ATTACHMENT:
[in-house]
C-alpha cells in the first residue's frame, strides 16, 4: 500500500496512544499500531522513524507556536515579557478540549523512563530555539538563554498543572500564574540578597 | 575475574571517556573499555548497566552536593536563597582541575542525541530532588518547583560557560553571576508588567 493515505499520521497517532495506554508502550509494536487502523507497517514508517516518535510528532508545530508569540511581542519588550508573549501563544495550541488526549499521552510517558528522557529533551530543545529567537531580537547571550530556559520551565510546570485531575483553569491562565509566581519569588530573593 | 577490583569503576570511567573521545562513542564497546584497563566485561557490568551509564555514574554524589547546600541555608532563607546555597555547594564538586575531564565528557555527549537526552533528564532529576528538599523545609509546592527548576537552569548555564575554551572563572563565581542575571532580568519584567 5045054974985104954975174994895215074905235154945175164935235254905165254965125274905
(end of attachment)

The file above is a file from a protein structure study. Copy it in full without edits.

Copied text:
[in-house]
C-alpha cells in the first residue's frame, strides 16, 4: 500500500496512544499500531522513524507556536515579557478540549523512563530555539538563554498543572500564574540578597 | 575475574571517556573499555548497566552536593536563597582541575542525541530532588518547583560557560553571576508588567 493515505499520521497517532495506554508502550509494536487502523507497517514508517516518535510528532508545530508569540511581542519588550508573549501563544495550541488526549499521552510517558528522557529533551530543545529567537531580537547571550530556559520551565510546570485531575483553569491562565509566581519569588530573593 | 577490583569503576570511567573521545562513542564497546584497563566485561557490568551509564555514574554524589547546600541555608532563607546555597555547594564538586575531564565528557555527549537526552533528564532529576528538599523545609509546592527548576537552569548555564575554551572563572563565581542575571532580568519584567 5045054974985104954975174994895215074905235154945175164935235254905165254965125274905